Mandatory Life Without Parole for Juvenile Offenders Abolished: The Fight Continues

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By Robert Saleem Holbrook and Dr. Kristi Brian

The movements struggling for the abolition of prisons received a much needed glimpse of optimism on June 25, 2012 when the United States Supreme Court’s ruling in Miller v. Alabama and Jackson v. Hobbs finally struck down mandatory life without parole sentences for juvenile offenders. This long-awaited first step towards the elimination of one of the most unforgiving tendencies of mass imprisonment has created a hopeful stir. Yet in Pennsylvania, which has more juvenile lifers than any other state, much has yet to be determined. There still exists a vocal and aggressive opposition comprised of vengeance-driven right wing victim rights advocates and “law and order” politicians who are afraid of being labeled soft on criminals. As a result, they vow to maintain the sentence in spirit by attempting to deny the retroactive application of the ruling to the hundreds of juvenile lifers in Pennsylvania and seek to enact draconian sentences that would require juveniles to serve a minimum of 40 years in prison before being considered for parole.

Furthermore, while states can no longer have mandatory life without parole sentences for juveniles, in practice states still have the option to impose life without parole sentences on juvenile offenders so long as an alternative sentencing scheme exists. Thus, the sentence in its entirety has not been abolished. The Pennsylvania Supreme Court is hearing arguments on September 12, 2012 to determine if and how the United States Supreme Court’s decisions in Miller v. Alabama and Jackson v. Hobbs applies to juvenile lifers sentenced to life without parole and what is the appropriate remedy for juvenile lifers to have their sentences reviewed for resentencing.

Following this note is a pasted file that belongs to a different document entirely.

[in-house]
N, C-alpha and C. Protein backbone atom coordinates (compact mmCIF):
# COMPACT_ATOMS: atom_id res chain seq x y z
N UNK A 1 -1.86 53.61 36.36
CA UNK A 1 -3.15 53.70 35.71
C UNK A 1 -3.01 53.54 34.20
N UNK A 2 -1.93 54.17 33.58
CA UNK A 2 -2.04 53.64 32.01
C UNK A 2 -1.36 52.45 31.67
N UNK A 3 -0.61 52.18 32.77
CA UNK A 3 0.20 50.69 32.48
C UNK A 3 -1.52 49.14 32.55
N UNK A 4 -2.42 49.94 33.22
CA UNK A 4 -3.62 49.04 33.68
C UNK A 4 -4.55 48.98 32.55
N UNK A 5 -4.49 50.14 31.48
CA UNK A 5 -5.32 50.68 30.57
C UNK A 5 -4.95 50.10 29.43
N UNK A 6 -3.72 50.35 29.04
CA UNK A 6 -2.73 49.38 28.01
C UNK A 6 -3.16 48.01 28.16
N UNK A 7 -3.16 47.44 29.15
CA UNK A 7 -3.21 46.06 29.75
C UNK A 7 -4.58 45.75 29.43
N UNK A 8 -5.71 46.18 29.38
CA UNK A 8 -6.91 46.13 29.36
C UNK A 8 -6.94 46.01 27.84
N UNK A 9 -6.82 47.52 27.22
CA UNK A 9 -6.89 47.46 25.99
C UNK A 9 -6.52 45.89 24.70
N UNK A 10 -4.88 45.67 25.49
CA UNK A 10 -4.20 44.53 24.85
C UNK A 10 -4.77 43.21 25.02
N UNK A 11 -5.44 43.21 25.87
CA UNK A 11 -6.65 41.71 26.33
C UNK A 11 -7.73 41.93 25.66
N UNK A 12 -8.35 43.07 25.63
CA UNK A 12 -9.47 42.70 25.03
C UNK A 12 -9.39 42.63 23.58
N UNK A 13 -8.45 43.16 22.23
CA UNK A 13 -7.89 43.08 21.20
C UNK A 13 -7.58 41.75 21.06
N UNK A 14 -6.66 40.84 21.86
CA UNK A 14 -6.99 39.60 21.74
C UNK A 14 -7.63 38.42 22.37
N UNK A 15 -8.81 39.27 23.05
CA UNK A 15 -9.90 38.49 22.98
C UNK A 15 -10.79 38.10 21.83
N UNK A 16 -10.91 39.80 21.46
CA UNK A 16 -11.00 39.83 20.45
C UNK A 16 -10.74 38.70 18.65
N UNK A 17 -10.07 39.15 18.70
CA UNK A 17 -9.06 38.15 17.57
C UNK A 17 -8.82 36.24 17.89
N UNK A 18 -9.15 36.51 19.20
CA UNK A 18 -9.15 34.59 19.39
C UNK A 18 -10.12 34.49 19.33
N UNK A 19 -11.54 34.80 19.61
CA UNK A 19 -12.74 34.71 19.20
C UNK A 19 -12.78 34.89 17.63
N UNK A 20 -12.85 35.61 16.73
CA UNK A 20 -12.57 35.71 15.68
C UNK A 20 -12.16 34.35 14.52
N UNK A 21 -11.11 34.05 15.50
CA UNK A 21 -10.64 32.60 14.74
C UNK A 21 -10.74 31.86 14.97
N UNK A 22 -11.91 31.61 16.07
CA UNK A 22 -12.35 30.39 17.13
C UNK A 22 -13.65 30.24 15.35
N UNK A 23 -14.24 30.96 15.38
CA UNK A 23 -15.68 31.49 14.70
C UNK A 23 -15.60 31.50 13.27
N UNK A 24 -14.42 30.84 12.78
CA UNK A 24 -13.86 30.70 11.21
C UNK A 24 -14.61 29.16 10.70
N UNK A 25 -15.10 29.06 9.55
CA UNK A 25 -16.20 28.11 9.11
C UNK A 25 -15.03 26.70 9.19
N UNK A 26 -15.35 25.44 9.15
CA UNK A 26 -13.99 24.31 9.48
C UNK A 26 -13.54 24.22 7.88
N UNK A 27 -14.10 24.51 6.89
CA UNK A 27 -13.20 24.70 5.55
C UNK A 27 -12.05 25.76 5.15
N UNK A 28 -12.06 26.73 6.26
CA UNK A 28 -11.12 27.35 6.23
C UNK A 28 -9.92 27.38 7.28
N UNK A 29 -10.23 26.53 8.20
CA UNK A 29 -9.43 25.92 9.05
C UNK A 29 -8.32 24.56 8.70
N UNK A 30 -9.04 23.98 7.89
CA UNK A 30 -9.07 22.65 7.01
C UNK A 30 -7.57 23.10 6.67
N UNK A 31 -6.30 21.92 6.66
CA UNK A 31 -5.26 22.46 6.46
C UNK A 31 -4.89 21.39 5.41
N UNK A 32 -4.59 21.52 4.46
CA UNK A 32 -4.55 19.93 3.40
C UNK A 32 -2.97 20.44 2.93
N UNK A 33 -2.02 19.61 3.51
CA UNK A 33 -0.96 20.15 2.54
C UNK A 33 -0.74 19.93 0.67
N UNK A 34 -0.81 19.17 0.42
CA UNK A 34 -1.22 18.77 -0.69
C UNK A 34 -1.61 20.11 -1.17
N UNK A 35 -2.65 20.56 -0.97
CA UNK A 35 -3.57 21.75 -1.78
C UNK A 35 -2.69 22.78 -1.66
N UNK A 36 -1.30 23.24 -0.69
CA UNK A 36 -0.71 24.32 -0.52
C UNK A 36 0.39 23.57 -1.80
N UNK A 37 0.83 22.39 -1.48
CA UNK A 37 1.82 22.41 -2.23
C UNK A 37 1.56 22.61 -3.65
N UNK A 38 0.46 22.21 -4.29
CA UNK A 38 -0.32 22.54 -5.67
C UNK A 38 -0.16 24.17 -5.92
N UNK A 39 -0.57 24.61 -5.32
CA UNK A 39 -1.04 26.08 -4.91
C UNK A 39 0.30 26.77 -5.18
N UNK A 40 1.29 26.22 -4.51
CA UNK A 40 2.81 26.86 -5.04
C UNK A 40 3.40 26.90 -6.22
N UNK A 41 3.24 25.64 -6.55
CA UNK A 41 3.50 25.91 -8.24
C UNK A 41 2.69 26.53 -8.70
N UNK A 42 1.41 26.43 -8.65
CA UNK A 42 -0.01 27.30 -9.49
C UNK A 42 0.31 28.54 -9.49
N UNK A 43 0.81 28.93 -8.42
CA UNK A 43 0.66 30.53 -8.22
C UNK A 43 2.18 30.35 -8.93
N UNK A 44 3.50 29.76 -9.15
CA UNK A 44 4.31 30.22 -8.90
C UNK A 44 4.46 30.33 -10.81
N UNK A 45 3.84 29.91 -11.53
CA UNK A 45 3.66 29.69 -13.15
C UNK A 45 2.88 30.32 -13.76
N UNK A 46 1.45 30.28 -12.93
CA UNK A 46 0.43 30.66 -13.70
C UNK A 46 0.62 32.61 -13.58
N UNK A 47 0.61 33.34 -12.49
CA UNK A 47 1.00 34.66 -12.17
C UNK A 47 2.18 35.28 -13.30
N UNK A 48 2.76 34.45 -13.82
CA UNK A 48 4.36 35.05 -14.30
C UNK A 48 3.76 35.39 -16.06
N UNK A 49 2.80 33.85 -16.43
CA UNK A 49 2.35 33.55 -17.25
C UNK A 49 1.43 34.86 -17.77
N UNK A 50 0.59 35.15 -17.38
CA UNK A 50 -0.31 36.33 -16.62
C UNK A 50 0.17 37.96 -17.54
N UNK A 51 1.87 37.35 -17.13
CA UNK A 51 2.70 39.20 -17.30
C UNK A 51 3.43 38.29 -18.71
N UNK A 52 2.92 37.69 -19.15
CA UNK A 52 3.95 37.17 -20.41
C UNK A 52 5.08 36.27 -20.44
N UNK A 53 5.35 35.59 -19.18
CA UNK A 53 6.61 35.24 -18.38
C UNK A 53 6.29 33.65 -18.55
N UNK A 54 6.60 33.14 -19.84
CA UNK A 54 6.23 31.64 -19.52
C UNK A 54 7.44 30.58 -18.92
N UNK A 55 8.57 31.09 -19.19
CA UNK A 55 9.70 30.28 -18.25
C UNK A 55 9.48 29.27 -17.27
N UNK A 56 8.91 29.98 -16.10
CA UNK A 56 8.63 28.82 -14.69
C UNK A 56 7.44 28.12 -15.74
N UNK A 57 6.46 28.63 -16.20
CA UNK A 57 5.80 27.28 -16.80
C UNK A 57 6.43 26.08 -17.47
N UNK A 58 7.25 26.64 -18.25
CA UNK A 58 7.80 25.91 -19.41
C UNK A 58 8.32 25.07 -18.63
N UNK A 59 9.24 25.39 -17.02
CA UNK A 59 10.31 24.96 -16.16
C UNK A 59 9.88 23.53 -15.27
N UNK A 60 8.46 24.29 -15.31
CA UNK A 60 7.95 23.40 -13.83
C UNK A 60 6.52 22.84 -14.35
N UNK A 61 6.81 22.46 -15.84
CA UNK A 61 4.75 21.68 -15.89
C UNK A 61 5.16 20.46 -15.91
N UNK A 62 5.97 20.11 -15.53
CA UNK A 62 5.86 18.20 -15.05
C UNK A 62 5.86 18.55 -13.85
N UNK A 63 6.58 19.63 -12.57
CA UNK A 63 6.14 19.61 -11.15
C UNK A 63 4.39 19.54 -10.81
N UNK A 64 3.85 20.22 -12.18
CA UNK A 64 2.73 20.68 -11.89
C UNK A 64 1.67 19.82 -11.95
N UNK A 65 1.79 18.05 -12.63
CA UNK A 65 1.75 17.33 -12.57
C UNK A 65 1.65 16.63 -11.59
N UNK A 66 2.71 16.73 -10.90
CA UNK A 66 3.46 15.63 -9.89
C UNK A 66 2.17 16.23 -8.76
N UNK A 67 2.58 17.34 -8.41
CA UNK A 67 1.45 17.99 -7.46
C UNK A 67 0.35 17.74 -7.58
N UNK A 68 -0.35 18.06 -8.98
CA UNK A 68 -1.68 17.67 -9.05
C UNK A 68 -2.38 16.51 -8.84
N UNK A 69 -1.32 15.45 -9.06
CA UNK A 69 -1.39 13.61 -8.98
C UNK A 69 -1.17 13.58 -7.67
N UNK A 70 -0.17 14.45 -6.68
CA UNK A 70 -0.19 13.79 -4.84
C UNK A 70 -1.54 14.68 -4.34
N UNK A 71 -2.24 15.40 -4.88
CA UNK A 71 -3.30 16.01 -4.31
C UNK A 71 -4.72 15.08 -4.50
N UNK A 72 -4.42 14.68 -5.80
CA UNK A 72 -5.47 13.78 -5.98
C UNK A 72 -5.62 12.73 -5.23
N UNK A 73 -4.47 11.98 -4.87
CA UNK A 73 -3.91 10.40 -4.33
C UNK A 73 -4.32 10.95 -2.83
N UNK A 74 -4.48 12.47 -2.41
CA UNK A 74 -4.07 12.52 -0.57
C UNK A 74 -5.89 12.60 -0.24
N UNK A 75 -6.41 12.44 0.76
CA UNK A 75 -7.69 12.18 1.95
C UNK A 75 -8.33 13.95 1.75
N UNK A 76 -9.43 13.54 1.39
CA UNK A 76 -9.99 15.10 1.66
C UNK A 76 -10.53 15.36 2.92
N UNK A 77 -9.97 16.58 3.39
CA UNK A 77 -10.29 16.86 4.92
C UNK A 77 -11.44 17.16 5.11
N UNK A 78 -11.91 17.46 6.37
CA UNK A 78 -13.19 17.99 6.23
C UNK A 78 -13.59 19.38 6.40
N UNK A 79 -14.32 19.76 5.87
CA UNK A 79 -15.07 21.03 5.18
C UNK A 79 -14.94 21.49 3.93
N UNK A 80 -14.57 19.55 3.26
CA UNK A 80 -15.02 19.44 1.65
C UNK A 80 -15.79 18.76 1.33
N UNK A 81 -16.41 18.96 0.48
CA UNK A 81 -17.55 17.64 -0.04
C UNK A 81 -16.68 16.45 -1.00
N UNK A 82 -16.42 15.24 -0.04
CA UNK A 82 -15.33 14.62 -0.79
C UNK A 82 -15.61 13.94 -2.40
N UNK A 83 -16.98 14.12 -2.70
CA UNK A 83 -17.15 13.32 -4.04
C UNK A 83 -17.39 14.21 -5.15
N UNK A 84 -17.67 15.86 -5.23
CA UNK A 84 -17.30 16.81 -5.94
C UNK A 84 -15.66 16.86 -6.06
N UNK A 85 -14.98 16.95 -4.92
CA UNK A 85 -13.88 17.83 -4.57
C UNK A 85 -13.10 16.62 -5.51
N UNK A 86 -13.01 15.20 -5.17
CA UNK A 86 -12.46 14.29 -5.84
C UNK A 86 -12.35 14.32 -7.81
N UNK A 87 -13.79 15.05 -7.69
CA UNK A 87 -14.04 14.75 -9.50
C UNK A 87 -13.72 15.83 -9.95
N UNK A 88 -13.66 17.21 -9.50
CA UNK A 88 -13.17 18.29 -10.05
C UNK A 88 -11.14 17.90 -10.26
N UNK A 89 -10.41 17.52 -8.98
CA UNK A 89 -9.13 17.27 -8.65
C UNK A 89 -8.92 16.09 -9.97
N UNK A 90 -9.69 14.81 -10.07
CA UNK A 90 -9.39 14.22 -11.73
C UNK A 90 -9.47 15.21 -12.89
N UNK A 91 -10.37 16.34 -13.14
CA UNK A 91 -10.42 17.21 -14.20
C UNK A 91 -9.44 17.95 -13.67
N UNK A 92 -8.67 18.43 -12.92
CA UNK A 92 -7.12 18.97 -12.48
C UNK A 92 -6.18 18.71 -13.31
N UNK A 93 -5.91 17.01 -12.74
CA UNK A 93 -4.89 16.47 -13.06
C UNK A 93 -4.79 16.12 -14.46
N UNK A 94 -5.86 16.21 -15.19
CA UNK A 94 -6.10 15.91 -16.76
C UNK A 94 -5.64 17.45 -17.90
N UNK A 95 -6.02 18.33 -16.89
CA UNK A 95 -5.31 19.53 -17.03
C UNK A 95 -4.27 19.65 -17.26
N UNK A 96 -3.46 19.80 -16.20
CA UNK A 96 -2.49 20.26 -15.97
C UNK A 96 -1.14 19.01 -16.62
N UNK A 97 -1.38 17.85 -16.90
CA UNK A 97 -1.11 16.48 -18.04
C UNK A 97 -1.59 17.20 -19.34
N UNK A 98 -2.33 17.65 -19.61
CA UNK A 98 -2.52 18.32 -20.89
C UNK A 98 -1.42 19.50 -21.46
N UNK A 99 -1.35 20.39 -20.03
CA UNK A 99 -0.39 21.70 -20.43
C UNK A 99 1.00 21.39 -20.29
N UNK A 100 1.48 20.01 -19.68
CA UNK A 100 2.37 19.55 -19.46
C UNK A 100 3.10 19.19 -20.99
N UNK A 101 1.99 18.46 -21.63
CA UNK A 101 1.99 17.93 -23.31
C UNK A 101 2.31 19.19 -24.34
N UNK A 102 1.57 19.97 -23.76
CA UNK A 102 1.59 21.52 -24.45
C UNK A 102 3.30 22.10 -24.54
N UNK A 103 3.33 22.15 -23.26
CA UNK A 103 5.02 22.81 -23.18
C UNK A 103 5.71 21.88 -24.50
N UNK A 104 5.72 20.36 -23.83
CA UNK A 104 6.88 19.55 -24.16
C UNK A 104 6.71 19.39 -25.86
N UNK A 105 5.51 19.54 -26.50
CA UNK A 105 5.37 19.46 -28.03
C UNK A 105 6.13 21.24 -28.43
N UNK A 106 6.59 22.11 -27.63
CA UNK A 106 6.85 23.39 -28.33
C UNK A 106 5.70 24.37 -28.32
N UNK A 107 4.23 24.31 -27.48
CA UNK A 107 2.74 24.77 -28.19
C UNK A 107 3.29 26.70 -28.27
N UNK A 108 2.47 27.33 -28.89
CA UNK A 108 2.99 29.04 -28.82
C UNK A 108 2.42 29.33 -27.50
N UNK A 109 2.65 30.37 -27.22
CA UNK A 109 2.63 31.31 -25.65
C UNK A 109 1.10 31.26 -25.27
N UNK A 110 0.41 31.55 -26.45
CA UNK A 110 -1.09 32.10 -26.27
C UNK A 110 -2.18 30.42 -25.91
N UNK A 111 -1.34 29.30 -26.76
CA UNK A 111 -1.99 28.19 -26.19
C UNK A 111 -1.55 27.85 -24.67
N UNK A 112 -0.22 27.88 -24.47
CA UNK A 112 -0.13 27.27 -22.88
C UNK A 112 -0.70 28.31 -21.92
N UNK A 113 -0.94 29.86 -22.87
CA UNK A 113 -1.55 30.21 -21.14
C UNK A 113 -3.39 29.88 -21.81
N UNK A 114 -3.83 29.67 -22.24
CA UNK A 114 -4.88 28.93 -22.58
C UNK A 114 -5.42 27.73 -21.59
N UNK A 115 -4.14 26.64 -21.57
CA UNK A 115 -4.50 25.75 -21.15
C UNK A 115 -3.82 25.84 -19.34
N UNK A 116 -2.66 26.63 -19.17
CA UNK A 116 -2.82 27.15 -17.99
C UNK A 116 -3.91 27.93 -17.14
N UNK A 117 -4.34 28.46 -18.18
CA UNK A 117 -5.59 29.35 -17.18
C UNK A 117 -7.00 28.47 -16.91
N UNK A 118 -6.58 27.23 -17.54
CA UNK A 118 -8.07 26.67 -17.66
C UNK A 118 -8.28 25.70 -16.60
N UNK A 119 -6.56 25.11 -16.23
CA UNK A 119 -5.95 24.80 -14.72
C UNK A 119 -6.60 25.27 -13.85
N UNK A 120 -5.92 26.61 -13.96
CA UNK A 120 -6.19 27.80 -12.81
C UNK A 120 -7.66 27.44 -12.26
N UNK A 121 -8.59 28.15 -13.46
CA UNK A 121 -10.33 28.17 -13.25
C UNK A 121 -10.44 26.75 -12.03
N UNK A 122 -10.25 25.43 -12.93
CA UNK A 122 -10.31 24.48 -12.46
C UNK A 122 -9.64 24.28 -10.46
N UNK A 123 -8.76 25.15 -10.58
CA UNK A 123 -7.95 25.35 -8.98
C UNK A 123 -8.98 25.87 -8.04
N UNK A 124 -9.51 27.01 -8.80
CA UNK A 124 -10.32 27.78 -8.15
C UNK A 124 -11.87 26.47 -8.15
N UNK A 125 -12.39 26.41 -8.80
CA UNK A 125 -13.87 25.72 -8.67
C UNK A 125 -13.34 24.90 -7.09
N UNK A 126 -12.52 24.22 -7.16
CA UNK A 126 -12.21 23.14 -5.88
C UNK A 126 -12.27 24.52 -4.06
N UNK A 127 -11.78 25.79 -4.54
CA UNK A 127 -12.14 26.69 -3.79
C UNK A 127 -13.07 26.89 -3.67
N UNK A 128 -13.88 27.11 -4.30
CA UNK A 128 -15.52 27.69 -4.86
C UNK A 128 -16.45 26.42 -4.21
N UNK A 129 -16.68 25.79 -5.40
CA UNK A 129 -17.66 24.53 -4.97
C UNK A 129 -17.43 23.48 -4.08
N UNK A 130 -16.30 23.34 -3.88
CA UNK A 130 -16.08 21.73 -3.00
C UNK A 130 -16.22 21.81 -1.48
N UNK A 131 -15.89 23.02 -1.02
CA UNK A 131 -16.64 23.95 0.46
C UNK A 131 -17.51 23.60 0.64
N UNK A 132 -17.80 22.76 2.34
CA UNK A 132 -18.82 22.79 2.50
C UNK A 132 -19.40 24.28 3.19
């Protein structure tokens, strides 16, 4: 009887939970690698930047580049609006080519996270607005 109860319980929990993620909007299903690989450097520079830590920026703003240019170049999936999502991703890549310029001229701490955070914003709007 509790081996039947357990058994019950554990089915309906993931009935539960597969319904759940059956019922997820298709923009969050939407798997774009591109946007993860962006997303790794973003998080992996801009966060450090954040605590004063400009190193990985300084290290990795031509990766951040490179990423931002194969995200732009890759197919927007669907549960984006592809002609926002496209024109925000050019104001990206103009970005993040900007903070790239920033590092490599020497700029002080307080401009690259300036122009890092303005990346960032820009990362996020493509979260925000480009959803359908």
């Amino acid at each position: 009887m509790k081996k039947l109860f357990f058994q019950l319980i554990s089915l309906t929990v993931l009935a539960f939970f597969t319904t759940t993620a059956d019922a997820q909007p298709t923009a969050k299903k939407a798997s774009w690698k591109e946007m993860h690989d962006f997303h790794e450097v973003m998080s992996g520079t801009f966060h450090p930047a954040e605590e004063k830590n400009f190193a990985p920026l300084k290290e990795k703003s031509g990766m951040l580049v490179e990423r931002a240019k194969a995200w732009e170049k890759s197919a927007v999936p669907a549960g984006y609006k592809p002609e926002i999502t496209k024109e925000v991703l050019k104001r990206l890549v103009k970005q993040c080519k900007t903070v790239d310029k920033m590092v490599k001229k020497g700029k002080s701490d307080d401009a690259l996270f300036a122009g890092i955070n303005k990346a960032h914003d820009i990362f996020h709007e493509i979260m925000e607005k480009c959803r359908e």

The United States Supreme Court’s decision should be more impactful for juveniles found guilty of 1st or 2nd degree murder in Pennsylvania in the future. It is hoped that with allowing an alternative sentence other than life without parole, judges and juries will indeed be less inclined to sentence juvenile offenders to life without parole.

There is no doubt that the decision is a victory for prisoners and our advocates and allies; however, there is much more work that remains to be done to ensure that the Court’s ruling is applied retroactively and that the state does not adopt a draconian sentencing scheme for juvenile offenders convicted of first and second degree murder that essentially guarantees they will die in prison by virtue of a de facto life without parole sentence. If anyone wants to stay updated on this issue, please email the Pennsylvania Coalition for the Fair Sentencing of Youth at and request to be placed on their update list.

The struggle continues,

Robert Saleem Holbrook and Dr. Kristi Brian